230

Here is my problem: is it somehow possible to check for the existence of a dynamically attached event listener? Or how can I check the status of the "onclick" (?) property in the DOM? I have searched the internet just like Stack Overflow for a solution, but no luck. Here is my html:

<a id="link1" onclick="linkclick(event)"> link 1 </a>
<a id="link2"> link 2 </a> <!-- without inline onclick handler -->

Then in Javascript I attach a dynamically created event listener to the 2nd link:

document.getElementById('link2').addEventListener('click', linkclick, false);

The code runs well, but all my attempts to detect that attached listener fail:

// test for #link2 - dynamically created eventlistener
alert(elem.onclick); // null
alert(elem.hasAttribute('onclick')); // false
alert(elem.click); // function click(){[native code]} // btw, what's this?

jsFiddle is here. If you click "Add onclick for 2" and then "[link 2]", the event fires well, but the "Test link 2" always reports false. Can somebody help?

5
  • 2
    I'm sorry to say, but it is impossible to get the event bindings using your current method: stackoverflow.com/questions/5296858/…
    – Ivan
    Commented Jul 12, 2012 at 15:53
  • 3
    you can do it using chrome dev tool: stackoverflow.com/a/41137585/863115 Commented Feb 2, 2017 at 15:47
  • 1
    You can do it by creating your own storage that keeps track of the listeners. See my answer for more. Commented Nov 28, 2017 at 9:13
  • 1
    If the objective is to prevent an event that has already been added from being added again then the right answer is here. Basically, if you use a named function instead of an anonymous one, duplicate identical event listeners will be discarded and you don't need to worry about them.
    – Syknapse
    Commented Oct 23, 2019 at 9:00
  • 1
    If you're concerned about having duplicate listeners then remove the current event listener before you add it again. It's not perfect but it's simple.
    – Jacksonkr
    Commented Nov 13, 2019 at 18:21

23 Answers 23

132

I did something like that:

const element = document.getElementById('div');

if (element.getAttribute('listener') !== 'true') {
     element.addEventListener('click', function (e) {
         const elementClicked = e.target;
         elementClicked.setAttribute('listener', 'true');
         console.log('event has been attached');
    });
}

Creating a special attribute for an element when the listener is attached and then checking if it exists.

5
  • 16
    This is the approach I have used in the past. My recommendation would be to use a very specific syntax structure. IE instead of "listener", use the event itself. So "data-event-click". This provides some flexibility in the event you're looking to do more than one event, and keeps things a bit more readable. Commented Jan 25, 2018 at 15:38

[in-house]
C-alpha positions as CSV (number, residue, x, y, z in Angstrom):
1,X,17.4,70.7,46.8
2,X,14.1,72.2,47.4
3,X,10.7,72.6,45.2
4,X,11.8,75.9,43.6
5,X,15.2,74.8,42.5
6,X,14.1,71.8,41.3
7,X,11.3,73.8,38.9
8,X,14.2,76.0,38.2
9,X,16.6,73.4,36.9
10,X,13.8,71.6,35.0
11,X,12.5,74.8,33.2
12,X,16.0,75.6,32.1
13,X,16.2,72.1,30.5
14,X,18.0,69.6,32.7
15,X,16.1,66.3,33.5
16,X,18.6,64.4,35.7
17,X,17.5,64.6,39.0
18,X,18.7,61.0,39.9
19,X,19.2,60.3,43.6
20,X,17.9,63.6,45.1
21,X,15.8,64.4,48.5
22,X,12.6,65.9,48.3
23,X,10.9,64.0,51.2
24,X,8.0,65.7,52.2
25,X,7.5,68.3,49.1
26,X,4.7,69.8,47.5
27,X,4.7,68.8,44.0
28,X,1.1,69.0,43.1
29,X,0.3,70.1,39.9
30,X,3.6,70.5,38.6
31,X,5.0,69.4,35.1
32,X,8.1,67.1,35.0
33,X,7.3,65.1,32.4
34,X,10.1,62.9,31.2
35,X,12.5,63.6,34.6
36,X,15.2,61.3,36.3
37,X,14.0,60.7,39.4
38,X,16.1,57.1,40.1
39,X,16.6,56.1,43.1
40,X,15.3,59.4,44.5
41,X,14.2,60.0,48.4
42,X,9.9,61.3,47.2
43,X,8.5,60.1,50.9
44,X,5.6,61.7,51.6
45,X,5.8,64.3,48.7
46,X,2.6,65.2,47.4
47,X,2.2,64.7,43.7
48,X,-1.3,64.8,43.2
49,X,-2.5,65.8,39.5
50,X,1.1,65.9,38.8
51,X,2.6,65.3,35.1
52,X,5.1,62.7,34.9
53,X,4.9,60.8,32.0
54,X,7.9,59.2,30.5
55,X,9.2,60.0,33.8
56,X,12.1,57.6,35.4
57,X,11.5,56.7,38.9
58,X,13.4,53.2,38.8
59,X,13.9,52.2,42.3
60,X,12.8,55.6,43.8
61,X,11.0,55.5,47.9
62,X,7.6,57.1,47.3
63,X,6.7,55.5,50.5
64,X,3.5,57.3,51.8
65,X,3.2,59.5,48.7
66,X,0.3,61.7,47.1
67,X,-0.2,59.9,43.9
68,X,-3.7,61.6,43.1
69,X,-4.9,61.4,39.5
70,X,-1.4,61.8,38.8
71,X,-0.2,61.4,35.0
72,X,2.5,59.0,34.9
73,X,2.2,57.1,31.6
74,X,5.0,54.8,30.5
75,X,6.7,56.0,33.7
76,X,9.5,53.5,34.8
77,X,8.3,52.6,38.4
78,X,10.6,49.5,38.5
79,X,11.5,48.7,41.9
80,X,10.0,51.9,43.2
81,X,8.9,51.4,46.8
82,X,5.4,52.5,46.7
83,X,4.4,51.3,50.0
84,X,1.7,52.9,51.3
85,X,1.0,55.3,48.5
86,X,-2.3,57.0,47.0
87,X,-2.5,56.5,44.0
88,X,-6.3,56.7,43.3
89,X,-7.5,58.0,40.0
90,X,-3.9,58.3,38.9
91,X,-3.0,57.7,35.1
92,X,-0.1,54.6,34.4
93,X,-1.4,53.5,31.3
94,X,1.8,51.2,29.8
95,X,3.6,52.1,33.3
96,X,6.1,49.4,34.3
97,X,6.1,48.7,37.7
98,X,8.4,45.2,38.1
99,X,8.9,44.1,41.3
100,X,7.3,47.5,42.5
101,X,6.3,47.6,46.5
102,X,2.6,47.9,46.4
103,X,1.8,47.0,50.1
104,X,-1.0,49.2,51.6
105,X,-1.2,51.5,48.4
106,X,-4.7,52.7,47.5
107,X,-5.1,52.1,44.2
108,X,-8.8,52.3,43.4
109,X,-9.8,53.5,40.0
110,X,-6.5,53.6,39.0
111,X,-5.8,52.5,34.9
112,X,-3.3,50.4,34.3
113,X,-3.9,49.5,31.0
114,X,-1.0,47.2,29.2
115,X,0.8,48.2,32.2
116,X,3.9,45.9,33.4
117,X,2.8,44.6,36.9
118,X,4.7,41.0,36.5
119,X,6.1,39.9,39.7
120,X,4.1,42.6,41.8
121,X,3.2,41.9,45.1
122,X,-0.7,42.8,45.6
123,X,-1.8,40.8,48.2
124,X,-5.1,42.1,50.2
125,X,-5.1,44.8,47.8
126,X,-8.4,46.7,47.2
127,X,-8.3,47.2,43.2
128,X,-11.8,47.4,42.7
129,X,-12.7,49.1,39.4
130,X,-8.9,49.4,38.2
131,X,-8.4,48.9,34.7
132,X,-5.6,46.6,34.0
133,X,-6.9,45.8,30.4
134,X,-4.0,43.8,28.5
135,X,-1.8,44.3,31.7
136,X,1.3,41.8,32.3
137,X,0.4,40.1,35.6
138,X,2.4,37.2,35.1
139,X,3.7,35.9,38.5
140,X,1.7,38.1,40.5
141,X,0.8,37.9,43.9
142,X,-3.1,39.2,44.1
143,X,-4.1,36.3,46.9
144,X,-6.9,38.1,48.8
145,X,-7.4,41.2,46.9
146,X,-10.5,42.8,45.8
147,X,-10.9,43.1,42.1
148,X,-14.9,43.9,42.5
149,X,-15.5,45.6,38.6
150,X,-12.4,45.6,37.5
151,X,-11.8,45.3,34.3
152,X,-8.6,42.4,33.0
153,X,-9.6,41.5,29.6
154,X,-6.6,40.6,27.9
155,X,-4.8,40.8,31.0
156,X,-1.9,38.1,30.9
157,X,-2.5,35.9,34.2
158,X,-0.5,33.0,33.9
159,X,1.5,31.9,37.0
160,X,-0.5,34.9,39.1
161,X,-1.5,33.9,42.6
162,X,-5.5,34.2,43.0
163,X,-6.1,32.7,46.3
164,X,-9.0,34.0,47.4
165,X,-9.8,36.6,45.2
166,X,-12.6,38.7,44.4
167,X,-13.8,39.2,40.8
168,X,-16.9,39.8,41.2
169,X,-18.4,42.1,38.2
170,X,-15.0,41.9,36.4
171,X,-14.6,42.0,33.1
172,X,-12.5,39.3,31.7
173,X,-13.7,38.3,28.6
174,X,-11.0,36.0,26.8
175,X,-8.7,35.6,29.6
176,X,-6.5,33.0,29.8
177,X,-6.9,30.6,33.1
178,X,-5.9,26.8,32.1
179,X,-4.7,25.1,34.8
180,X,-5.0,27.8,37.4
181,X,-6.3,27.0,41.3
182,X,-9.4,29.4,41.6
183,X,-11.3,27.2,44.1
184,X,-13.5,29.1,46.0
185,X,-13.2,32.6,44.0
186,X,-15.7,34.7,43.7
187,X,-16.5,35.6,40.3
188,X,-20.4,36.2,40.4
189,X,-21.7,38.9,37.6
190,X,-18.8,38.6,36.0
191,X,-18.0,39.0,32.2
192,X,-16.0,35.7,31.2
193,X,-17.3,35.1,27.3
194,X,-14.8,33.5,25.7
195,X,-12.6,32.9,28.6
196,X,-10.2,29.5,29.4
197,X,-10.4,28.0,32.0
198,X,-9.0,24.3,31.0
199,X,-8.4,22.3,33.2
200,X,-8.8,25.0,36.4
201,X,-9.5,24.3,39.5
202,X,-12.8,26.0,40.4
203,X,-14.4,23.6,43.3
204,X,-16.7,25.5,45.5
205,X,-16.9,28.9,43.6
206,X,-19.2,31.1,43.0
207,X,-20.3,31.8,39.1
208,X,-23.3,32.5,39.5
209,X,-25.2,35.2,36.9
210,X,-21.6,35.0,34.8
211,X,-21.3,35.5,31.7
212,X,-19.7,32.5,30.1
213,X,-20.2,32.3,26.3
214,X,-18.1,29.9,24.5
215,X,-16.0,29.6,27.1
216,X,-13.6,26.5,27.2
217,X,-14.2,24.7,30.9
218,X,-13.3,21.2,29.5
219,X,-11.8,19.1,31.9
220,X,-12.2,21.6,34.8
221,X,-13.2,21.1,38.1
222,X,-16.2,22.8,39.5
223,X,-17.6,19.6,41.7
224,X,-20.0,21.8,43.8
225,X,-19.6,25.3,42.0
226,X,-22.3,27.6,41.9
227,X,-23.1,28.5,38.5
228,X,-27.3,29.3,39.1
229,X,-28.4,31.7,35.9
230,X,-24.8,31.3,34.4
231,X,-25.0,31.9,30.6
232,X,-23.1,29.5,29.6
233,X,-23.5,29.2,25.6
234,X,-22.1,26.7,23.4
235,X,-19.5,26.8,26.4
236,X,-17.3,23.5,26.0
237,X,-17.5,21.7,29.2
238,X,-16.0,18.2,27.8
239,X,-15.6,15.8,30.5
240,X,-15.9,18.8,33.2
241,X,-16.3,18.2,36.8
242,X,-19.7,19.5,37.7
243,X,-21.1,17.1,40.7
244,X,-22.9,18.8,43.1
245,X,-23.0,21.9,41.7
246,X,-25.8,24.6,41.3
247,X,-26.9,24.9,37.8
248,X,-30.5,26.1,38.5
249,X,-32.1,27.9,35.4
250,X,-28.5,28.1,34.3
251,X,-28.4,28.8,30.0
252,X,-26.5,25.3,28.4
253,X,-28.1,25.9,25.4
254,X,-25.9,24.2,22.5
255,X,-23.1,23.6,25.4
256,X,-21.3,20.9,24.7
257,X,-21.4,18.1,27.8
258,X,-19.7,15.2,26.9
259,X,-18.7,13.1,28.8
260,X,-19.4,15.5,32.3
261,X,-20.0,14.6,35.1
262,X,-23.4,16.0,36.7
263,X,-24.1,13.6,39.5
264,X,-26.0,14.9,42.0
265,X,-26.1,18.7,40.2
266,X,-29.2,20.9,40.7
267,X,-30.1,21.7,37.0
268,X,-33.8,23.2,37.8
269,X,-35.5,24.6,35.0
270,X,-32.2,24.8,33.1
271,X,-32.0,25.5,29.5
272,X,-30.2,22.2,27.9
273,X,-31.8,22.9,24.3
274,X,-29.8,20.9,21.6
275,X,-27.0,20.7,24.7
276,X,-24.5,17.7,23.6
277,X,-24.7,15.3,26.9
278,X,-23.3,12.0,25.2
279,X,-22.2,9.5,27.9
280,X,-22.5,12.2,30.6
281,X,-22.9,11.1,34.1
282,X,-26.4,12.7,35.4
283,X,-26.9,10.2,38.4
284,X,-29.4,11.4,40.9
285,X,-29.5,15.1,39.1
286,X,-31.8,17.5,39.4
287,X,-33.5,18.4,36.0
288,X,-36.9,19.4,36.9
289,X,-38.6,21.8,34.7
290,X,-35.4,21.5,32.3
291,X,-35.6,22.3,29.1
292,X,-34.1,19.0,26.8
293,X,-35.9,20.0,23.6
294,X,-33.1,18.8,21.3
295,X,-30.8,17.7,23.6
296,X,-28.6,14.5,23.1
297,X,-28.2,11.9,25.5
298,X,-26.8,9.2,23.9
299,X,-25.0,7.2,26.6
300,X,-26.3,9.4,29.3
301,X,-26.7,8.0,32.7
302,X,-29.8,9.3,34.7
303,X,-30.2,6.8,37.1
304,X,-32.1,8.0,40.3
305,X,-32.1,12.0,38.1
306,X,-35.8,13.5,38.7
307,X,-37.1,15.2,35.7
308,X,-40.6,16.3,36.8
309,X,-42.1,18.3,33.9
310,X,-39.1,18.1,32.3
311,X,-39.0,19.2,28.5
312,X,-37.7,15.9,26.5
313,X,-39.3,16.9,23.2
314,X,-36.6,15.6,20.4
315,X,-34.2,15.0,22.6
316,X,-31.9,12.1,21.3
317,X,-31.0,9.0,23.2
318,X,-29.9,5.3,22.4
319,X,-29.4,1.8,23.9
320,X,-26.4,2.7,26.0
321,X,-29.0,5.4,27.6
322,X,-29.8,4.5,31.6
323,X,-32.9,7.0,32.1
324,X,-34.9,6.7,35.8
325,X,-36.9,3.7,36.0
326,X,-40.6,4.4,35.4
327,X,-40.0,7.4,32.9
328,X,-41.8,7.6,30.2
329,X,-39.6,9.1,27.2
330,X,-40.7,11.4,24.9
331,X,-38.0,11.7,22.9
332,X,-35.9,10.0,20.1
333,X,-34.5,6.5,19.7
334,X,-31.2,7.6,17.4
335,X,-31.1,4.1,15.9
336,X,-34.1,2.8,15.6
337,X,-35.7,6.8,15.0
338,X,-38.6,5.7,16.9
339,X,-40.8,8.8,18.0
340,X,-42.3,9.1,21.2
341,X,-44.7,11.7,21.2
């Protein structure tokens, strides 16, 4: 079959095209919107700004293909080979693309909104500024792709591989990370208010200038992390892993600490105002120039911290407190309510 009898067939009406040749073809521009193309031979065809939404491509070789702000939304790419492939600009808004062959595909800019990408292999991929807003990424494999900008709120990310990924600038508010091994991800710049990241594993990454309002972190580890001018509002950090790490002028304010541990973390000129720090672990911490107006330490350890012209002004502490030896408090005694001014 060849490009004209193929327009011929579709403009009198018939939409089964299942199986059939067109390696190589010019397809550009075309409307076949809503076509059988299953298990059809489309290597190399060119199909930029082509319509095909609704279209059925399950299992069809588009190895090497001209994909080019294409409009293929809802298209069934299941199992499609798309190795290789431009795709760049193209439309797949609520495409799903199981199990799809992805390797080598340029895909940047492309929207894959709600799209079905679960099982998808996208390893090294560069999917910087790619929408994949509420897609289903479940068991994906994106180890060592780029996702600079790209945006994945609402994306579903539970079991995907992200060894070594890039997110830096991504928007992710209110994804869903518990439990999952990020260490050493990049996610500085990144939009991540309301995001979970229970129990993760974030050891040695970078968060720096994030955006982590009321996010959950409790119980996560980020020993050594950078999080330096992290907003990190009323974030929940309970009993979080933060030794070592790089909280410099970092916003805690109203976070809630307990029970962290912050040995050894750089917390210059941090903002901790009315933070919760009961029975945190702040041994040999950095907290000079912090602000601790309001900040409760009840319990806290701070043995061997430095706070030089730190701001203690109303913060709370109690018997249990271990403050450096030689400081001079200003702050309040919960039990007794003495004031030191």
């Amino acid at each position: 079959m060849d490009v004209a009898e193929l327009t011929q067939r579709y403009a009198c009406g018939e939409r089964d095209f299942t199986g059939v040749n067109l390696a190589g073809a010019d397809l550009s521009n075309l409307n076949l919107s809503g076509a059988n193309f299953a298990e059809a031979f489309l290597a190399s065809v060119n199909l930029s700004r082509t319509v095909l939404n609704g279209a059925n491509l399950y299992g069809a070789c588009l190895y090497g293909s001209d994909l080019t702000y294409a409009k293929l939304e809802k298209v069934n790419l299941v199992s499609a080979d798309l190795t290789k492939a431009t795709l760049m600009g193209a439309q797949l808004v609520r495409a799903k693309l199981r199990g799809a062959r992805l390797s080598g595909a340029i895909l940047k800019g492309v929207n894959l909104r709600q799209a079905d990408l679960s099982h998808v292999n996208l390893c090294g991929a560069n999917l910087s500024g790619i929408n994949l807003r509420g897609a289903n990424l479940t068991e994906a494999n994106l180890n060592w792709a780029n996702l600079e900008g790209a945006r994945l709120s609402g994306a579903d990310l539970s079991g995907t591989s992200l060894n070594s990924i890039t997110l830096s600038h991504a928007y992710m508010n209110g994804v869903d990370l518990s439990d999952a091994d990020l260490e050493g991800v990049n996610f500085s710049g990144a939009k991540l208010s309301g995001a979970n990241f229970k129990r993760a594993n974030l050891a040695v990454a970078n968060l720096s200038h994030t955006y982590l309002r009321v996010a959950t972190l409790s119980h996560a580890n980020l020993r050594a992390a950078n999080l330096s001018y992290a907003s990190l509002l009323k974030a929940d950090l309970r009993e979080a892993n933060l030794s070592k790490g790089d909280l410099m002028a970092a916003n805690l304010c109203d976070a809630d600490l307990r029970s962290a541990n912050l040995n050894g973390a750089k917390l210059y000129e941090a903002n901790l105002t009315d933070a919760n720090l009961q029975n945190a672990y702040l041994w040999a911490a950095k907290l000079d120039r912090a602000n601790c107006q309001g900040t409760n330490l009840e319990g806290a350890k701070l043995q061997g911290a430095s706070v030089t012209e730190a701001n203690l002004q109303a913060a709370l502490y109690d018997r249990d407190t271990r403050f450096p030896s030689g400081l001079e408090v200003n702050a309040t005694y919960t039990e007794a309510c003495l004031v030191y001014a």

• 2
    This with @conrad10781 's addition seems like the most reliable and simplest way. If for any reason the element is rerenderd and the event listener gets disconnected, this attribute will be reset as well. Commented Jun 25, 2019 at 17:15
  • 29
    I may be going daft (74 upvotes on this) but I'm thinking that elementClicked.setAttribute('listener', 'true'); should be added outside the addEventListender function - otherwise it is only added when the event is triggered and therefore doesn't actually allow you to check the event listener is attached reliably.
    – Dazed
    Commented Nov 15, 2021 at 15:03
  • At time of posting this is top voted, but (as above comment) the logic is a little off. A better alternative is below (stackoverflow.com/a/69189193/1265200)
    – Dazed
    Commented Nov 23, 2021 at 10:53
  • I always think of these kinds of solutions but figure they're hacky and go searching for a "canonical" way (e.g. element.hasEventListener()). Sometimes the simplest solution... Commented May 3 at 22:08
80

There is no way to check whether dynamically attached event listeners exist or not.

The only way you can see if an event listener is attached is by attaching event listeners like this:

elem.onclick = function () { console.log (1) }

You can then test if an event listener was attached to onclick by returning !!elem.onclick (or something similar).

0
33

What I would do is create a Boolean outside your function that starts out as FALSE and gets set to TRUE when you attach the event. This would serve as some sort of flag for you before you attach the event again. Here's an example of the idea.

// initial load
var attached = false;

// this will only execute code once
doSomething = function()
{
 if (!attached)
 {
  attached = true;
  //code
 }
} 

//attach your function with change event
window.onload = function()
{
 var txtbox = document.getElementById('textboxID');

 if (window.addEventListener)
 {